By Bradley Hughes –
Do you know what moonshots are? They are really ambitious goals–or the process of trying to achieve those kinds of goals. The term refers to US President John Kennedy’s 1961 speech, at Rice University in Houston, about space exploration, when Kennedy boldly promised that the United States would land a person on the moon by the end of the decade. Moonshots are really audacious projects, ones that are, in fact, so difficult that they are unlikely to succeed. As Kennedy said in that now famous speech: “We choose to go to the Moon in this decade and do the other things, not because they are easy, but because they are hard.” In his State of the Union address in January 2016, President Obama invoked the term when he announced the start of an ambitious new “Cancer Moonshot,” an initiative designed to advance cancer care and prevention.
I am inspired by ambitious goals, and I hope that you are too. In fact, I think that establishing ambitious goals and working collaboratively to achieve them are important parts of leadership in an academic culture. I want to think together with you all about what could be moonshots–ambitious goals–for you as a tutor, for your writing center, for the writing center profession. I will try to challenge you to think in some new ways about your writing center work. Later in this post, I’m going to invite all of you to think and talk about setting an ambitious goal for improving your own tutoring or for improving your center or for strengthening the writing center profession. Maybe while you read this post (you can multitask, right?), you can begin freethinking about something substantial that needs improving in your tutoring, something important and challenging that you need to learn, some significant ways in which you or your center needs to stretch or grow or improve. Your moonshot should be challenging and ambitious but can be small in scope–it doesn’t have to involve a journey to Mars.
Come to think of it, writing centers themselves are moonshots of sorts–aren’t they? I’d argue that it’s really important to recognize that the growth and the success of writing centers are improbable and audacious. Even though we can trace the history of writing centers back to the early 20th century, 40 years ago when writing centers really began to snowball, I don’t think many would have thought the progress I will describe in this post would be possible. The professionalism of the field, for example, the variety and quality of current writing center research, the central roles that undergraduates now play in centers and in conferences like this–decades ago, imagining all of that would have been a moonshot, if not an hallucination. And certainly few would have imagined that writing centers would become as ubiquitous as they now are. Lori Salem’s recent research shows–in powerful ways–how unevenly distributed writing centers are across different kinds of colleges and universities, and how our very existence reflects larger economic and political trends in higher education more than just local circumstances. But it’s amazing to see that in, for example, public universities that include graduate programs, according to Salem’s research, 95.5% of those universities now have writing centers (31).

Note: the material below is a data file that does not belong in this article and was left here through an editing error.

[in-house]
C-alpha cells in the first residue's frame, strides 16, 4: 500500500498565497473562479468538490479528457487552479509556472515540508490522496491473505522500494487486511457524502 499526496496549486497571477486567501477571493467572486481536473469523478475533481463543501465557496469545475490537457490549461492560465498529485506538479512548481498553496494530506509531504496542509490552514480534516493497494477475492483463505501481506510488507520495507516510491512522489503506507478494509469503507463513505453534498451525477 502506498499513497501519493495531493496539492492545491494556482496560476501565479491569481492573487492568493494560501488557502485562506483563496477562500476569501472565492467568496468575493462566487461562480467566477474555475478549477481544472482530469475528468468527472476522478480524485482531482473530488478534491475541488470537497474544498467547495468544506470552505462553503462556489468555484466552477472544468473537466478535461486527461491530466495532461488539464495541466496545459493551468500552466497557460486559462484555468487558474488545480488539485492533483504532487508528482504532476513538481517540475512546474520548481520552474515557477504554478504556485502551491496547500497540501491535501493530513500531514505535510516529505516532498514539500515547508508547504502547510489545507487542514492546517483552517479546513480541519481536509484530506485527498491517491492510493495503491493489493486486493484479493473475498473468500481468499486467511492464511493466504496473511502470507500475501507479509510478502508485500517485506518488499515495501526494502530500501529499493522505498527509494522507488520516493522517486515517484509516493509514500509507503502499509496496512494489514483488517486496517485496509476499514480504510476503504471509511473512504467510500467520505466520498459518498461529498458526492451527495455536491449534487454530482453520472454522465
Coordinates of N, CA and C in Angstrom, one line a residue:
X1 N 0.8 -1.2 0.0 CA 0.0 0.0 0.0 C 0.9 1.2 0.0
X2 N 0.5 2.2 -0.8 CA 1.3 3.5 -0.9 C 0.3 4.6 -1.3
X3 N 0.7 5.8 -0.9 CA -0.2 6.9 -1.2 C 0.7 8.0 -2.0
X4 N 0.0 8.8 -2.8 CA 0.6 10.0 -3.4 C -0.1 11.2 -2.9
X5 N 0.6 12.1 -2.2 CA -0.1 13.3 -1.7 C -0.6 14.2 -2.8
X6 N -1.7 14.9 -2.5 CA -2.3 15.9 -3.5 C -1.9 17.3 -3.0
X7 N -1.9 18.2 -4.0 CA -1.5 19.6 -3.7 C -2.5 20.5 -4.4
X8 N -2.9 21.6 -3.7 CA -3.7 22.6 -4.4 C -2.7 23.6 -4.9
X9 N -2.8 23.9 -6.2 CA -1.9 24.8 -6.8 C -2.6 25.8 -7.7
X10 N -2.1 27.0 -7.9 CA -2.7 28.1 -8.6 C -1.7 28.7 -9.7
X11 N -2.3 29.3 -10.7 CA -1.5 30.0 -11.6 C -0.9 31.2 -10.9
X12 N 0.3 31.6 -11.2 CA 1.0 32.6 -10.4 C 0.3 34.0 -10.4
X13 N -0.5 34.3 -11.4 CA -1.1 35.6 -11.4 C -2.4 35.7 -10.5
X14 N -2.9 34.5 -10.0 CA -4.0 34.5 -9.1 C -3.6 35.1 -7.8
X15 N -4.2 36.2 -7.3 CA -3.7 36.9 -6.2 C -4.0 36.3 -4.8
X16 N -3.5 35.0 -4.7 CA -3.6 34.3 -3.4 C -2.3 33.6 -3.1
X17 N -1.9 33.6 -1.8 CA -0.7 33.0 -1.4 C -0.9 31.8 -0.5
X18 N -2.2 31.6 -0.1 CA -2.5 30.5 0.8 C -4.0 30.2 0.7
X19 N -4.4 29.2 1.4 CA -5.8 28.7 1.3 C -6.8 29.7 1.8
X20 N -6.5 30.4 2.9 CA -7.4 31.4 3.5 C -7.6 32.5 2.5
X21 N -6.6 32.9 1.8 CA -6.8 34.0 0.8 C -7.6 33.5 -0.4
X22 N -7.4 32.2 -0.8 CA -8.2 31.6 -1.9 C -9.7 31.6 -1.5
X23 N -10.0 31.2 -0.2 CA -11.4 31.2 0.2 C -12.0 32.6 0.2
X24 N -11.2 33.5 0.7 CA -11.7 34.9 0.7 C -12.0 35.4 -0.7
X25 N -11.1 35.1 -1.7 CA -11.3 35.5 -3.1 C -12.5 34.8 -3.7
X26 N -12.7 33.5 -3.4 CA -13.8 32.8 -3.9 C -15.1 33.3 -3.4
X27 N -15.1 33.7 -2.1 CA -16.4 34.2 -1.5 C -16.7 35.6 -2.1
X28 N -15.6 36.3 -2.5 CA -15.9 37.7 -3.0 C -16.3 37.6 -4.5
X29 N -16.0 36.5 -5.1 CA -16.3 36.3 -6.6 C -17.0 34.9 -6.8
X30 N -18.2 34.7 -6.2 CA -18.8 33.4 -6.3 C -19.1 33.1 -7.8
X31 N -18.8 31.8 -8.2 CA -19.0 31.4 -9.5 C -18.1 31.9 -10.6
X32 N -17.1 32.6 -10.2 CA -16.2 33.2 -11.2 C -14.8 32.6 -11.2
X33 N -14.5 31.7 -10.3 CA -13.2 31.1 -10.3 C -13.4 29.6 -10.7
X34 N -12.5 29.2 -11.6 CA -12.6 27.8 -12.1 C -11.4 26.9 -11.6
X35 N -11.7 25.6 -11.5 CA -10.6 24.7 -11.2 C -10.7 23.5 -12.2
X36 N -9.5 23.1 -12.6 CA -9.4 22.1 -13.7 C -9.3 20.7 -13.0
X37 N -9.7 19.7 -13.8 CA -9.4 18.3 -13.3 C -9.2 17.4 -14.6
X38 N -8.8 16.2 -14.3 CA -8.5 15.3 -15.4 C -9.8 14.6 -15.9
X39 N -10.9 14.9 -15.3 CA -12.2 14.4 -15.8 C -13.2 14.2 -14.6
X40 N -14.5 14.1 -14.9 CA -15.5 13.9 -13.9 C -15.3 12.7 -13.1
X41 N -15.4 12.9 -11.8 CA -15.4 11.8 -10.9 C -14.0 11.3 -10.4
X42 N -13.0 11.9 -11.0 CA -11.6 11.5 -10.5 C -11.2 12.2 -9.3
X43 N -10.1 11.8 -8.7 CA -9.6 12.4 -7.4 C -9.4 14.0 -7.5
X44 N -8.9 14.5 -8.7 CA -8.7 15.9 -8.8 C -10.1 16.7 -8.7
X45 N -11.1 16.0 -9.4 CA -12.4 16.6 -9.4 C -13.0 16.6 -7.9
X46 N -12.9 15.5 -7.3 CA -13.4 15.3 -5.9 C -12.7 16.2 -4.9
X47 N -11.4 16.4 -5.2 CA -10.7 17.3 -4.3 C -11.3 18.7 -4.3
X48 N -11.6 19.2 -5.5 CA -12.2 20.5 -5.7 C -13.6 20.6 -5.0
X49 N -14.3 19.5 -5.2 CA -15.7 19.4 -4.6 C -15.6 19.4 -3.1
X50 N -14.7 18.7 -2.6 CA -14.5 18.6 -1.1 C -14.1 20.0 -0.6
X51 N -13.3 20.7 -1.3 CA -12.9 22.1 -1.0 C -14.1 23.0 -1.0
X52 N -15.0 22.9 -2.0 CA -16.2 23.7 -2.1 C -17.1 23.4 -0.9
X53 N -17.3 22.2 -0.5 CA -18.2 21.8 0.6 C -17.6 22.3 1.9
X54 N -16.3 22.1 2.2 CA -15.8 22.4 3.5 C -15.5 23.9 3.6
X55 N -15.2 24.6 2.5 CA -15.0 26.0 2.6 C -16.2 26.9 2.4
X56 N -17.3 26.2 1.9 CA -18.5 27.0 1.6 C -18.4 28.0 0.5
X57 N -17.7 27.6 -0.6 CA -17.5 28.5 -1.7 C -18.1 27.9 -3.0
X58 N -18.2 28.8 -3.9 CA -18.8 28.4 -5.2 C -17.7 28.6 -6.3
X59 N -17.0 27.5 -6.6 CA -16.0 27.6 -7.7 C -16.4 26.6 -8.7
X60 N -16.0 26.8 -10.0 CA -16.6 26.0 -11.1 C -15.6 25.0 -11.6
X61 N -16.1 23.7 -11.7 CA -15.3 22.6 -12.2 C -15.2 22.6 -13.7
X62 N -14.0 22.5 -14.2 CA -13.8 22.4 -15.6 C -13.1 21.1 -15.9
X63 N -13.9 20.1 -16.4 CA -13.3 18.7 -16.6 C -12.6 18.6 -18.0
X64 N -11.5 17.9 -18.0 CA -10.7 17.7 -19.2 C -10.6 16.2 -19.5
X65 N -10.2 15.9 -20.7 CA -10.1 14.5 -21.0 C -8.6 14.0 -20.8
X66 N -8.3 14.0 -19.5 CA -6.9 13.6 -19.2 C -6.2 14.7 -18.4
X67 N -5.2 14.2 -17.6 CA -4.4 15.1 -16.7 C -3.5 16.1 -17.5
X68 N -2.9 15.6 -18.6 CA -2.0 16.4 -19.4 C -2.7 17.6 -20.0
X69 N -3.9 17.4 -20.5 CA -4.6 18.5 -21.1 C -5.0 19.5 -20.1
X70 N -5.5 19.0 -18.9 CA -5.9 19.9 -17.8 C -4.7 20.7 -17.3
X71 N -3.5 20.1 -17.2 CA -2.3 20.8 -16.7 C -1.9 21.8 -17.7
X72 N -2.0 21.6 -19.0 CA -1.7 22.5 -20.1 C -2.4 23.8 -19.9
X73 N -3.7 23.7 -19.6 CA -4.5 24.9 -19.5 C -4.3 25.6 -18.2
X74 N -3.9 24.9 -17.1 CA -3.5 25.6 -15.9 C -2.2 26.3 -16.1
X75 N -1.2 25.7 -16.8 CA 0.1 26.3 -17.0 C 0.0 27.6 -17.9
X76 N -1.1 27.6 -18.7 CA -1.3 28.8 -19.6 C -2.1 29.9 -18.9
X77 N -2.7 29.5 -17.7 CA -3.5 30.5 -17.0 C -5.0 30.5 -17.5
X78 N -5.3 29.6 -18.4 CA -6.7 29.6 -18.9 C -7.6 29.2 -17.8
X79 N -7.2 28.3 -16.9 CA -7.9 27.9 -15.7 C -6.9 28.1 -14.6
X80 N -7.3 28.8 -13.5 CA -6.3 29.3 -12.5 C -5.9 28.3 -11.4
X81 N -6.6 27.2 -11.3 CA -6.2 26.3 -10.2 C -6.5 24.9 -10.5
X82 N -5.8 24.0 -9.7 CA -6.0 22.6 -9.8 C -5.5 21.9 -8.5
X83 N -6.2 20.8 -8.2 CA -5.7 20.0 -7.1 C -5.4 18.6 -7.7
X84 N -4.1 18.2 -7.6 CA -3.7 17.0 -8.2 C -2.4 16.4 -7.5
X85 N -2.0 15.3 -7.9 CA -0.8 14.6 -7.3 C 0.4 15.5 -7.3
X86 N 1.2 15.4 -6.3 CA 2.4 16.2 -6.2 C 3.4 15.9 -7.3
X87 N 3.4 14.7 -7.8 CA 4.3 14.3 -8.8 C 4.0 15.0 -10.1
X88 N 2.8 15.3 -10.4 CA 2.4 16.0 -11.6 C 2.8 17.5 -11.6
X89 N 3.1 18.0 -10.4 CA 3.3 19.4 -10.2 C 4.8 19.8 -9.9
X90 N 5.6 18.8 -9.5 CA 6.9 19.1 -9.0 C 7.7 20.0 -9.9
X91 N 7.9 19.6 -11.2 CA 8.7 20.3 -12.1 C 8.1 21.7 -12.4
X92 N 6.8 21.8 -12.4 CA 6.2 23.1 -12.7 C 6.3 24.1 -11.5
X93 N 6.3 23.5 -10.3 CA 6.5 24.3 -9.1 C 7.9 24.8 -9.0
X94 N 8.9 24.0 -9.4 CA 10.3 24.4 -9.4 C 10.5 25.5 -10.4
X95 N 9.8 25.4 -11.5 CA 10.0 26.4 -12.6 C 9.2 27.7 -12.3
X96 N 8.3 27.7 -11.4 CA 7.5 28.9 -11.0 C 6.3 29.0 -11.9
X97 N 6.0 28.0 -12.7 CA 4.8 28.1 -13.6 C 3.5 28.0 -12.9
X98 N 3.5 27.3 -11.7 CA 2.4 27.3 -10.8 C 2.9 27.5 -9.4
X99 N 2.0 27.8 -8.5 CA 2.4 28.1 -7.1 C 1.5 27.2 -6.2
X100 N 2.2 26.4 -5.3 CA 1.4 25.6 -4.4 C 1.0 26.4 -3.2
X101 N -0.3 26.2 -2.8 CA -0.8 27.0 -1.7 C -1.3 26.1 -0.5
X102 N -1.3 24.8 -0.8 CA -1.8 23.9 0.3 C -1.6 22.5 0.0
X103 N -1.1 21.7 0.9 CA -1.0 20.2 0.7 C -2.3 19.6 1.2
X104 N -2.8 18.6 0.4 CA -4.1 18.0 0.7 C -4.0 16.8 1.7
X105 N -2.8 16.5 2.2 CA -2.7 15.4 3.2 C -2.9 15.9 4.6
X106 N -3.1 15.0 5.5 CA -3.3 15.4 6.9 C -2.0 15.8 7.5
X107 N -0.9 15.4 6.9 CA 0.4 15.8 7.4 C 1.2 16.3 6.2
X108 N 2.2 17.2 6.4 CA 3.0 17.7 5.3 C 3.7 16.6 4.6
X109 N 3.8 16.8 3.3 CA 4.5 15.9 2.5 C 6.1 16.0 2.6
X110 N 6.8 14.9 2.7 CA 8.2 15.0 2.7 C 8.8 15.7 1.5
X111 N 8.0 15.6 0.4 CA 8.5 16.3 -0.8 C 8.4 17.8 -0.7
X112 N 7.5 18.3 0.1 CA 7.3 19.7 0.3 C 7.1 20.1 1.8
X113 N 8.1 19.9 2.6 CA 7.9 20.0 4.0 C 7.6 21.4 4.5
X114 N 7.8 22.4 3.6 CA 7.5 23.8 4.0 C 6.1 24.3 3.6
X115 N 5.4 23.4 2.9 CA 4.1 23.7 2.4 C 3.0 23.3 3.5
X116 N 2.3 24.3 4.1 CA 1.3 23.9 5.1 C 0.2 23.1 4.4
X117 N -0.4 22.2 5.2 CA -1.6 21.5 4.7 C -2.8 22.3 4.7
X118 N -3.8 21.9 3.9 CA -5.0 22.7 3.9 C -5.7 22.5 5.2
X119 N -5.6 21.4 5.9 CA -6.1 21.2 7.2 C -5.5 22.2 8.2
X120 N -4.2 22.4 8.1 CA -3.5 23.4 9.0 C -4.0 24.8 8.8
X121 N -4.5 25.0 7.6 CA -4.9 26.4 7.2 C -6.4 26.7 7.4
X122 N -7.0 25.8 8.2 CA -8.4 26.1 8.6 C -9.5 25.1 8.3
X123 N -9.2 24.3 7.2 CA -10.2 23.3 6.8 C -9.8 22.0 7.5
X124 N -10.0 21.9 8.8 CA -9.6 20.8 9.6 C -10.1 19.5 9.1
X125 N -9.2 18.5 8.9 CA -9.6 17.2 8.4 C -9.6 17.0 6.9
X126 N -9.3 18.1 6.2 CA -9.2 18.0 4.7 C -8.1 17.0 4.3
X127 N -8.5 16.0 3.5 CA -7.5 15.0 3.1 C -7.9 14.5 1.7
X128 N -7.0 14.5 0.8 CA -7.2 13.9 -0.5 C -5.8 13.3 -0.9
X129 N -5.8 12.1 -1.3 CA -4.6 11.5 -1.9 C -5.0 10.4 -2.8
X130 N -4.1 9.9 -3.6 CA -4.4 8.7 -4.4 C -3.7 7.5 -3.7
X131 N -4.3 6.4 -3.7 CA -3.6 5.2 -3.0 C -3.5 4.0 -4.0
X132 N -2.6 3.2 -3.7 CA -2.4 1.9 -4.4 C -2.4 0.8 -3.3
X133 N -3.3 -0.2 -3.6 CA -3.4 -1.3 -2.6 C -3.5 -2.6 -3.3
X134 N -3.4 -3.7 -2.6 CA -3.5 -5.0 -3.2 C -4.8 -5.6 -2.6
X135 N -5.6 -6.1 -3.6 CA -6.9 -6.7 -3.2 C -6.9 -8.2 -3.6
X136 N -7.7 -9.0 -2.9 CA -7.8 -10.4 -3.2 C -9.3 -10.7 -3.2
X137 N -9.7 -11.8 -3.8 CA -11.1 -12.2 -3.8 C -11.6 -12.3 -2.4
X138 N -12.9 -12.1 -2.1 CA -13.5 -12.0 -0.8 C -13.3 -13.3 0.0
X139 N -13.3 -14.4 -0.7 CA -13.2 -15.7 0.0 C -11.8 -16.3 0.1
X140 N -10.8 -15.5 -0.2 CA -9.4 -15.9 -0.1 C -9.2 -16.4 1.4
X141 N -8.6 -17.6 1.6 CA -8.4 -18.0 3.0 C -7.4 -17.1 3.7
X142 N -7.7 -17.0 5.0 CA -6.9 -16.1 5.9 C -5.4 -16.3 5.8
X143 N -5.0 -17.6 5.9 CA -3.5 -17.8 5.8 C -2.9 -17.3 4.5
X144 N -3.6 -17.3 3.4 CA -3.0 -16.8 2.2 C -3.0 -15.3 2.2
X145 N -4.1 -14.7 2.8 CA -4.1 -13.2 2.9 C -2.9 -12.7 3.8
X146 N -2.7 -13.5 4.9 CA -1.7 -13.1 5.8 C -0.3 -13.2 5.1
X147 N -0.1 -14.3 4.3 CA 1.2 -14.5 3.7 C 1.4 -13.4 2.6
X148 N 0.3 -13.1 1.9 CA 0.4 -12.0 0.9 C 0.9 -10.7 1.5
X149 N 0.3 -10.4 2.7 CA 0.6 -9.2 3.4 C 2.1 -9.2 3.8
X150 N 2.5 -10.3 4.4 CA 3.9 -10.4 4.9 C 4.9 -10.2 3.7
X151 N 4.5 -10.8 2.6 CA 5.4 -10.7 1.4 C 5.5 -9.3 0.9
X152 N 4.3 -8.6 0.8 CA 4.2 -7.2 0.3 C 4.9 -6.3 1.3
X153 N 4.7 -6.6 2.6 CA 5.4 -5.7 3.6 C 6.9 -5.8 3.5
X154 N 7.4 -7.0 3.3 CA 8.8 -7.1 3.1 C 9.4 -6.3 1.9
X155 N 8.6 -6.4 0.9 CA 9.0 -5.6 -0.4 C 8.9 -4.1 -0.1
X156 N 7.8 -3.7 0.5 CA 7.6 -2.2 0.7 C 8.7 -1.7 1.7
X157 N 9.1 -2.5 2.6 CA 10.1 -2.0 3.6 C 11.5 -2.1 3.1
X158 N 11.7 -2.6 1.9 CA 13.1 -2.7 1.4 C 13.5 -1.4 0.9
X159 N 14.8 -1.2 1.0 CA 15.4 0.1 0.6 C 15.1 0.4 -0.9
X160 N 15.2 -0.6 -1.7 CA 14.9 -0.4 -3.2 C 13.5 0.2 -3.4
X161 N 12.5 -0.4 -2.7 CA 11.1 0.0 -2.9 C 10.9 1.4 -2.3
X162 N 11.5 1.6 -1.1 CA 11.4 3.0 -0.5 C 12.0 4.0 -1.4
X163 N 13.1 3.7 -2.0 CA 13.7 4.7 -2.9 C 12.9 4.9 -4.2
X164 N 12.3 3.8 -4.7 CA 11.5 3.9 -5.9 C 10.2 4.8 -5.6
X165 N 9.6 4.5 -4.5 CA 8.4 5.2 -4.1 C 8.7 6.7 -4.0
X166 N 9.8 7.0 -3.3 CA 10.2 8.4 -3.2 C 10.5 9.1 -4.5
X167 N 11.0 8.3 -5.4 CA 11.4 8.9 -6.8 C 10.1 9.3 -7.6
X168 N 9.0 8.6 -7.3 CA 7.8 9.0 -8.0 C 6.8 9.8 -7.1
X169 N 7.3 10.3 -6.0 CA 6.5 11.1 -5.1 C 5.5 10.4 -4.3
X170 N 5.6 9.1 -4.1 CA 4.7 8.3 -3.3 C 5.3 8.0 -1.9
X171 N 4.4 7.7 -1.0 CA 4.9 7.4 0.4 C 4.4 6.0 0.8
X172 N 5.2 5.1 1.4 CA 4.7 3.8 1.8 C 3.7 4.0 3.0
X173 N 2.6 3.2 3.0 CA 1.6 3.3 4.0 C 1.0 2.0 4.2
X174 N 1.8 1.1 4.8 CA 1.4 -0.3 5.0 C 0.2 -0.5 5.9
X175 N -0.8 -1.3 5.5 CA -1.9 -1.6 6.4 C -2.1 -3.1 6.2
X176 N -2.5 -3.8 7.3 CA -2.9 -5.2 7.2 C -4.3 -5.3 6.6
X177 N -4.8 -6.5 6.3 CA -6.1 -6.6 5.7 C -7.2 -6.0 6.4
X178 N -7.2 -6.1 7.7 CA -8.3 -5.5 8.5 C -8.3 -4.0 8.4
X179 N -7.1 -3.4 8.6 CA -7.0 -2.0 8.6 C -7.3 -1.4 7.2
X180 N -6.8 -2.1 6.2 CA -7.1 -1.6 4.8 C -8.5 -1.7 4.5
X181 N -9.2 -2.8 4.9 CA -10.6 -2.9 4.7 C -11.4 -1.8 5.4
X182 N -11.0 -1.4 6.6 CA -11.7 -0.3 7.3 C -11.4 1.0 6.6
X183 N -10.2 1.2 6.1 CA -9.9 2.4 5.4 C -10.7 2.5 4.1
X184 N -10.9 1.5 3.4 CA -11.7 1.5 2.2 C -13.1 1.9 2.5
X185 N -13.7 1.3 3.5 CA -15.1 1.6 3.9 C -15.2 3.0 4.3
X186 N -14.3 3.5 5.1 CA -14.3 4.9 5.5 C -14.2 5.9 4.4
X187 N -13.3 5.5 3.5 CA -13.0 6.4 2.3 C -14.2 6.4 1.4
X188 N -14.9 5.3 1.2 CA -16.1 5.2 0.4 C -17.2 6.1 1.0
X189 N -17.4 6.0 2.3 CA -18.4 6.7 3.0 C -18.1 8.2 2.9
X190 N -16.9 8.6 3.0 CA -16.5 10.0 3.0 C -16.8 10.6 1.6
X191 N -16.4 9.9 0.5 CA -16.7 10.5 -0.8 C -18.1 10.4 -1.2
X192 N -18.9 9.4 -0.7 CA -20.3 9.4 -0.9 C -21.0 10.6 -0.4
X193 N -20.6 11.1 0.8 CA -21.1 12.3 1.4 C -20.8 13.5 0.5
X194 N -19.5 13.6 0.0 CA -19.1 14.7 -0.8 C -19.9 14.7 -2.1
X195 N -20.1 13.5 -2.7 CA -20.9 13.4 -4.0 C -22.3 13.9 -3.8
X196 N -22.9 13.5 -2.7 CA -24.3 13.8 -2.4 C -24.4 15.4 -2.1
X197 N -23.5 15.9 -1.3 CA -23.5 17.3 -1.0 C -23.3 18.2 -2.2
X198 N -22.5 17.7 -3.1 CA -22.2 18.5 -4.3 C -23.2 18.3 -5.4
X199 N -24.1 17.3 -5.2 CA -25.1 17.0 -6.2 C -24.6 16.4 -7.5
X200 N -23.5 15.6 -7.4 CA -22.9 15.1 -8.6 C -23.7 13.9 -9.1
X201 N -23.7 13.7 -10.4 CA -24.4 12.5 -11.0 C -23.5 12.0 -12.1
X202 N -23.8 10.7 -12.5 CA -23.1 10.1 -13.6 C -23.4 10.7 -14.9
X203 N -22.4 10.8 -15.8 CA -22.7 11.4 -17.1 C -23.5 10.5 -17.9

Appreciating the Amazing Learning That Goes on in Writing Centers
Before we collaborate to set some our own moonshots, I think it’s important to start by identifying some of the existing strengths of writing centers at this moment in writing center history. My first point is one you already know: Writing centers are amazing places, where some great learning takes place, where there is serious engagement with learning, where valuable research takes place, and where our methods and values are proven winners in the 21st century. And right now is the best time in all of the decades I have worked in writing centers. When we’re not fighting off budget cuts, it’s honestly the best time for centers and for writing center studies. Don’t get me wrong—it’s NOT the best of all possible worlds—my writing center faces a million problems, I could tell you, and our profession faces challenges. But still, overall, this is a great time for writing centers.
This claim–that writing centers are amazing places–may sound quotidian to a room full of dedicated writing center colleagues. But I want to push us all to be more specific in unpacking the complexity of that claim. All of us who work in and care about writing centers need to be able to articulate specifically how they are so valuable. In this next section, let me try to do a little of that.
The Power of Talking about Writing: For Writers
Writing centers are fabulous places because of the way that they foreground and make visible one of the absolutely central components of the writing process, one too easily forgotten–and that is talk about writing in progress and about revision. In a minute, I’ll share some new research about how important this kind of talk about writing is beyond college. I love just listening, eavesdropping in writing centers, analyzing videos of sessions–listening carefully to that talk about writing. I’m fascinated by how student-writers present their concerns, what they’re asking for; how well–or not–tutors listen. the false starts, the complexities. the misunderstandings. the missed opportunities; the co-planning and co-composing.